#water #damage #wall
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Water Damage to Shower Wall and Ceiling
I have water damage on my ceiling and wall directly next to the shower in my bathroom. Water bubbles have formed on the wall and ceiling and in some cases have blistered open. I don t have water damage on the wall opposite where the bathroom damage is.
The shower is a tub shower with curtain and subway tiles going up 3/4 of the way up the wall. I always use my ceiling fan when taking a shower to help with the condensation that builds up but it doesn t seem to be helping.
How should I fix this problem? Do I need to open up the walls to make sure there isn t mold growing or to make sure there isn t an underlying problem? Or can I scrape off the damaged paint and dry wall and then repaint?
Also, how do I prevent this from happening again? Should I get a new vent in the bathroom or should I use a special water resistent paint when fixing the damage?
Thanks for your help!!
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Hello Ashley3345. Welcome to the Community!
Let me start with the repair process for your walls and ceiling. PaintPro addressed this very issue in a post you will find here:
This is what he said.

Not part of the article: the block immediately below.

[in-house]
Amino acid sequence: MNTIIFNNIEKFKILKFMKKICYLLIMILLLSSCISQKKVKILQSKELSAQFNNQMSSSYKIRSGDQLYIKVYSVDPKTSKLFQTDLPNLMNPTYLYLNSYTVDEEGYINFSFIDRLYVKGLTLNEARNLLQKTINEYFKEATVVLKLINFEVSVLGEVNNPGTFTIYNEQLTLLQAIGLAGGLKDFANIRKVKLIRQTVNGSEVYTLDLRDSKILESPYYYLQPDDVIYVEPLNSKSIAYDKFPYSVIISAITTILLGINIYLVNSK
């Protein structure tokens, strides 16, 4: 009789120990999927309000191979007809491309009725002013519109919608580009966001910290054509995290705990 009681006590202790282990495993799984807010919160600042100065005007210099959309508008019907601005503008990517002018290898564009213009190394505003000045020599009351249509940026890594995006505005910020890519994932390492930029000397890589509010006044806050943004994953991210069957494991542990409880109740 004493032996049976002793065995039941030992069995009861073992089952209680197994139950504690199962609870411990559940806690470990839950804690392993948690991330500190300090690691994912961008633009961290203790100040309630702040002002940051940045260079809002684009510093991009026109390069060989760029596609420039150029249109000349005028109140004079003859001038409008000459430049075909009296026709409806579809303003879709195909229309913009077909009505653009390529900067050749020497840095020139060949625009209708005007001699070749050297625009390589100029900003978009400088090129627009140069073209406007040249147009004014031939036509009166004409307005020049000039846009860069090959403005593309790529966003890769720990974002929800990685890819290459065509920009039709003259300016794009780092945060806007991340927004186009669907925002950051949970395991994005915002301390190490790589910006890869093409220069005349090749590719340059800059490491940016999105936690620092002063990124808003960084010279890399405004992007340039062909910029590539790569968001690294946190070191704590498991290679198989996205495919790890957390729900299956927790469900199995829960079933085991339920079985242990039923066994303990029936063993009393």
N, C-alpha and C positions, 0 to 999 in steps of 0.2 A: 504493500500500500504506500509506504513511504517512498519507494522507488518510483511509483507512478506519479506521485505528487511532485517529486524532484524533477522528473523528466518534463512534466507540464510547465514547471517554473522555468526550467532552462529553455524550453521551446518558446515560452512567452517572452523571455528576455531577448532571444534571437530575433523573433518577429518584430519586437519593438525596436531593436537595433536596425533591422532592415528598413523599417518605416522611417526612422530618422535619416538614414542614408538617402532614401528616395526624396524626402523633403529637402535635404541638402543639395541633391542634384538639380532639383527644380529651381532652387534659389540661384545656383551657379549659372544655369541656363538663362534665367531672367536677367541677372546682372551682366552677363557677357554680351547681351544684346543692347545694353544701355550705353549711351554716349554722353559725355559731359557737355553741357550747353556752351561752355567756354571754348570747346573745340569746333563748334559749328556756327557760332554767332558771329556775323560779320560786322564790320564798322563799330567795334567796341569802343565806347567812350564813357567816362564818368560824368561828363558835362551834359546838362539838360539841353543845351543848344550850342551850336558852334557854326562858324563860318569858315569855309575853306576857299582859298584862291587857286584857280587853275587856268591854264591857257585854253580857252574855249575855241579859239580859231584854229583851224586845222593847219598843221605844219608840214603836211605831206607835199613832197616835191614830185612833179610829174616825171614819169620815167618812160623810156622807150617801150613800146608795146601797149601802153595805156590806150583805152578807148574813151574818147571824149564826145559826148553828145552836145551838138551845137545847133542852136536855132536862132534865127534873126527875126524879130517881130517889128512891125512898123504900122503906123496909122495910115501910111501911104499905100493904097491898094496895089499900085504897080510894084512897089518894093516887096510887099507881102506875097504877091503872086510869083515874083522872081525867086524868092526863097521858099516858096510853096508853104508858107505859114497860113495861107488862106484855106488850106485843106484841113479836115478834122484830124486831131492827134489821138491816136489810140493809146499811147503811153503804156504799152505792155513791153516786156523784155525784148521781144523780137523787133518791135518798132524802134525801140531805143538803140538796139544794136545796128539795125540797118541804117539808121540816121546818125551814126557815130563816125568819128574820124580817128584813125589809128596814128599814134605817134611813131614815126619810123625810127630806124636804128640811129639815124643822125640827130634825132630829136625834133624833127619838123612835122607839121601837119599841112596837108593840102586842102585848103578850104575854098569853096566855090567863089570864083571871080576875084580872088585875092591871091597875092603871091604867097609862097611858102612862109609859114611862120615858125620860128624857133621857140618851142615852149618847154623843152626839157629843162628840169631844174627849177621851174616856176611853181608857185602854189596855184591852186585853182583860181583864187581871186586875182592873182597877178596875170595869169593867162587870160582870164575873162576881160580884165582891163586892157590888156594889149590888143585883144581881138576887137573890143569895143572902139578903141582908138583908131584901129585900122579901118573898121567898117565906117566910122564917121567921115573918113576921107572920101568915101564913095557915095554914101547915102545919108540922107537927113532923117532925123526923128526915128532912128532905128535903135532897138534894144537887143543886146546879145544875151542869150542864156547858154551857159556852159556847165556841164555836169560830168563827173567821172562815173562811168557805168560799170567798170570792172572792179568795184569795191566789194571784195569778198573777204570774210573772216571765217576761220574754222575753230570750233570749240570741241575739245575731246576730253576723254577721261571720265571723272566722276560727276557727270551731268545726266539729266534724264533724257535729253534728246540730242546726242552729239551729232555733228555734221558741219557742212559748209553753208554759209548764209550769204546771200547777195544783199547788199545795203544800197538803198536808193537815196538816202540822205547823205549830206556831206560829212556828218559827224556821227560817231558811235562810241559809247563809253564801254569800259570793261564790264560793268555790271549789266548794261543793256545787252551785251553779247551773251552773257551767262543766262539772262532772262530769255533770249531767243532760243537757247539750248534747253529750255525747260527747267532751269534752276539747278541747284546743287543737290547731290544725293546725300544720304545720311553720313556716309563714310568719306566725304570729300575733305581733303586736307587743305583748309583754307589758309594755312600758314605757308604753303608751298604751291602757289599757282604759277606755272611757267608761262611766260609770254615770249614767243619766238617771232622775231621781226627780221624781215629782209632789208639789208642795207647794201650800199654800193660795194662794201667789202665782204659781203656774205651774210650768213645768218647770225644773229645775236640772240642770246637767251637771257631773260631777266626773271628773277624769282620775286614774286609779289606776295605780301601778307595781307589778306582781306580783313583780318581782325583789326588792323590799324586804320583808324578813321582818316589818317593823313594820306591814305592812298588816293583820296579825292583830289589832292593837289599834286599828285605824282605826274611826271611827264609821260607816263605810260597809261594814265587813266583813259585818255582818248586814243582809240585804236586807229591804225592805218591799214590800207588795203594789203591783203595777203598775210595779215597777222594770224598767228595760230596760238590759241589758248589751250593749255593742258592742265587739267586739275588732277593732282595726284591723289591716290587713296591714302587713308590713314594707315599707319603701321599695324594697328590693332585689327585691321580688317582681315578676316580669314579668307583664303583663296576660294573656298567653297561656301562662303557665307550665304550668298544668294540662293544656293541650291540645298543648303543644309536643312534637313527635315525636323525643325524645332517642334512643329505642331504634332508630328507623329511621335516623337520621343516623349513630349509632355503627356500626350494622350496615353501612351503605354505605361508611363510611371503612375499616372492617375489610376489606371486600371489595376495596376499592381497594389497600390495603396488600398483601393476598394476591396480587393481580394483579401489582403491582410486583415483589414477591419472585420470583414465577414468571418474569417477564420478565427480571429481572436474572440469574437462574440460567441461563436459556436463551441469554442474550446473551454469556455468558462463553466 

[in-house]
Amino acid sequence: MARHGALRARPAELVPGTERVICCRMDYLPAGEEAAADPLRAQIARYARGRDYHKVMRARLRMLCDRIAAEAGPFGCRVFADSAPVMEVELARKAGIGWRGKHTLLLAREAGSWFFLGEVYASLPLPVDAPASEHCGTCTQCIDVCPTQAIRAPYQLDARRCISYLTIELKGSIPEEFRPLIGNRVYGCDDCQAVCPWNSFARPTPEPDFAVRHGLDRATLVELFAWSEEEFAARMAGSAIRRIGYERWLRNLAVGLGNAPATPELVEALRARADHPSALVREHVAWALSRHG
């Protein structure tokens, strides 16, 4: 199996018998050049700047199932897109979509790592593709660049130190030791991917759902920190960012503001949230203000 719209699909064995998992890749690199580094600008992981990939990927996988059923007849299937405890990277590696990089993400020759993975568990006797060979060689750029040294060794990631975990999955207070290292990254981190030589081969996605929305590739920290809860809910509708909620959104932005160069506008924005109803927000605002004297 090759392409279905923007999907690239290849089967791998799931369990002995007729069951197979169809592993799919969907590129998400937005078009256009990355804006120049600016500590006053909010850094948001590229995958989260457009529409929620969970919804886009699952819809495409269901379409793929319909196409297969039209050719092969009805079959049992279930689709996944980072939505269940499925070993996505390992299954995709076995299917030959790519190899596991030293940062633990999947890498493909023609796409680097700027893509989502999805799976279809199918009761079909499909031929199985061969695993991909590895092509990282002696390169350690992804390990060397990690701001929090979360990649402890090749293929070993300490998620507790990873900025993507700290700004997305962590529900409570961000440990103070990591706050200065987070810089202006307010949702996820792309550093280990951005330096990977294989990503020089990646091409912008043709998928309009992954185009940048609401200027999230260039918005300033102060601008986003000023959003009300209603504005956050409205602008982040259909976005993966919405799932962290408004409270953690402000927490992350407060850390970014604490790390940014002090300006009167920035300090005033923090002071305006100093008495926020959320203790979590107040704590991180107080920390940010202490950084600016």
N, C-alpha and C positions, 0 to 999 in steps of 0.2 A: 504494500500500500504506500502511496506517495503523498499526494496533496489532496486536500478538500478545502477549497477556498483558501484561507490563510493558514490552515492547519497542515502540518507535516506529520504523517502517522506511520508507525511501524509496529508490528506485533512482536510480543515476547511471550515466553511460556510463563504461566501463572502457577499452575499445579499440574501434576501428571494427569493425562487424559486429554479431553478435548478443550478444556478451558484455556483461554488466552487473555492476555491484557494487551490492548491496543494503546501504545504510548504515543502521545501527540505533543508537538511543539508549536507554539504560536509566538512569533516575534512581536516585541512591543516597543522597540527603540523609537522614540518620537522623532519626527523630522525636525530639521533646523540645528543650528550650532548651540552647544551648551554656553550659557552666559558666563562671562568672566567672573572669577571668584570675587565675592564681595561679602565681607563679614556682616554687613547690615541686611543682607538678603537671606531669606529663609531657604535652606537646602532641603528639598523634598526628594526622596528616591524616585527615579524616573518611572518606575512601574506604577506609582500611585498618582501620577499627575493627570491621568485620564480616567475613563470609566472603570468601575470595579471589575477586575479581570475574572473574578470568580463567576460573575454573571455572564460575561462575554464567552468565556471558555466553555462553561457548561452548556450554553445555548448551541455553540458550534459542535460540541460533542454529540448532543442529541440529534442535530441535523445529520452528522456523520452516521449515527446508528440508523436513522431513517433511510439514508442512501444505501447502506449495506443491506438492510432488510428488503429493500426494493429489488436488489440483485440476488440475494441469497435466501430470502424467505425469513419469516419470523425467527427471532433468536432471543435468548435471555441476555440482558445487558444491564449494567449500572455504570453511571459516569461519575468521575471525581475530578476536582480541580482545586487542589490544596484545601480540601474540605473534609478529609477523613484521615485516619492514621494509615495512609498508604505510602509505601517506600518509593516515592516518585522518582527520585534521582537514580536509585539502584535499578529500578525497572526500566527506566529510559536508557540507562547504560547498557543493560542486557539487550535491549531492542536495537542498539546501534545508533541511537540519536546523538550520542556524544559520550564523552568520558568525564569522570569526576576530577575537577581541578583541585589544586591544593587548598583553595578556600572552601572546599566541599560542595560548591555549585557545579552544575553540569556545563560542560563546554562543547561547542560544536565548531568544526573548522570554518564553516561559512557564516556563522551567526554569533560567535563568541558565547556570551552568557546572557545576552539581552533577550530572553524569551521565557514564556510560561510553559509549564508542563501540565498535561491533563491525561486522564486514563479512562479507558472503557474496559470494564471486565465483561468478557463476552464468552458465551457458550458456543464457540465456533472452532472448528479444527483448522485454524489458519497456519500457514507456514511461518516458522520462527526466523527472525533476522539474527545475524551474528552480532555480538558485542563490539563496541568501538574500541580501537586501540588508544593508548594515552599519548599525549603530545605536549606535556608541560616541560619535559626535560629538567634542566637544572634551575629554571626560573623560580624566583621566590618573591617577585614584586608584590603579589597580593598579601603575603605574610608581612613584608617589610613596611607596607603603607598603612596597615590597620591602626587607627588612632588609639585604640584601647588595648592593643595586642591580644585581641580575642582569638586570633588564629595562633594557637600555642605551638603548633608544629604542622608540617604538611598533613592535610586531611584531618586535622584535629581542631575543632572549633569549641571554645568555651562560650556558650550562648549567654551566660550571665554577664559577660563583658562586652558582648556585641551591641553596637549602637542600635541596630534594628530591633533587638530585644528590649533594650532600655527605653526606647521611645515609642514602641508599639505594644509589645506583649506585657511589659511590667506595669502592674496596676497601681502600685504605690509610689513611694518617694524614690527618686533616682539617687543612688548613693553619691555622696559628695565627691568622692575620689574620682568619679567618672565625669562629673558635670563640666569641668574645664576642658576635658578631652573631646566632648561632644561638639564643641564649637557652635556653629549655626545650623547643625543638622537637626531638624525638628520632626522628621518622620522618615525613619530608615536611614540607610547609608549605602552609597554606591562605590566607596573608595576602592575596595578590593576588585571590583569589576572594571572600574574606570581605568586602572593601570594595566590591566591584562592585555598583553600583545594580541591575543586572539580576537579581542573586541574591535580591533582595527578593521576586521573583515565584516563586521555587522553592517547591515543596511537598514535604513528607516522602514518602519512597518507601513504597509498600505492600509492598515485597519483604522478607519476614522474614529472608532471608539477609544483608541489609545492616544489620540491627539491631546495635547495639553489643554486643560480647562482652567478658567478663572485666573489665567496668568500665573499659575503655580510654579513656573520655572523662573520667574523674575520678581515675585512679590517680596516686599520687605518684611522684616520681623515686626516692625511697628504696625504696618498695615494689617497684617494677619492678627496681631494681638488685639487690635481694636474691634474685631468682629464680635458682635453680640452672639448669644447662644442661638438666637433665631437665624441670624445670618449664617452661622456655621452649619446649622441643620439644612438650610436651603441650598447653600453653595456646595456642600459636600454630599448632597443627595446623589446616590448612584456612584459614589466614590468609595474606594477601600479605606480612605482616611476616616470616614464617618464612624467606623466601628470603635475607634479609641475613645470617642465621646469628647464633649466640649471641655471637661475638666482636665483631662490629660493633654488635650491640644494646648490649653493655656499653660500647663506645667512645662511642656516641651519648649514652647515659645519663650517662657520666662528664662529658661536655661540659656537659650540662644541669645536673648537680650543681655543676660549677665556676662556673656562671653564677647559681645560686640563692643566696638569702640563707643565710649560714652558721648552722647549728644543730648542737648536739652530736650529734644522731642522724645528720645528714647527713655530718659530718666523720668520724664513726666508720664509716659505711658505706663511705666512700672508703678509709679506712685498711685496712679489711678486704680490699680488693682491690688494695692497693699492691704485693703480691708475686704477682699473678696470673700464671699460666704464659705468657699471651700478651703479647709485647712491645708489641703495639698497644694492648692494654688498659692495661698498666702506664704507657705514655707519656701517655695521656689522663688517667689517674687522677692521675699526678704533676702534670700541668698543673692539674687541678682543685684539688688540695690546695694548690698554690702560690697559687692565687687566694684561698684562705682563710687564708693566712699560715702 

- First you will need to scrape off any loose, cracked or blistered up paint. Remove as much of the damaged material as you can. Inspect to see if any mildew has started to grow and clean it with a bleach/water mixture.
- Next, you will want to prime the whole area that was affected by the leak. I recommend an oil based primer to stop any water stains from passing through the new coat of paint that will be applied.
- Now patch the sections with drywall compound. You may have to apply a second coat over the areas that are deeper than the rest. Sand smooth when dry and prime again.
- Apply your ceiling paint first and don’t worry about getting it on the wall – you can straighten up the line easier when you paint the wall.
- Lastly, paint the two walls with the same color, brand and sheen that the existing walls are. If you don’t know what paint was originally used, then simply take a piece of the pealed paint into our paint department for them to match.
I think that this is where you want to start. Scraping the damaged drywall away will allow you to see the extent and depth of the damage from both a structure and mold standpoint. You won t know if you will need to cut out a section of drywall until you scrape away the bad area. With any luck, you can simply prime, patch the area you cut into, prime again and paint. Oil based primer is a good idea even though I know it s a pain compared to using latex.
You may find that there is more damage hidden from view as you remove material, creating a hole. In this case you will need to use a piece(s) of drywall to patch the area. Please note that ceiling repair is very similar to wall repair. Home Depot has a project guide on how to do this here:
How can you prevent this from happening again?
Well, first off more ventilation is always good, but a quality paint on the wall should stand up to condensation. I highly recommend that you paint with an interior semi-gloss or full gloss enamel. This includes the bathroom ceiling. I have personally used Behr semi-gloss in my bathroom. It has no ceiling fan, gets condensation on the walls and still looks new after 12 years and counting. It is also mildew resistant.
Let me direct you to a couple other posts that are relevant to this topic as well: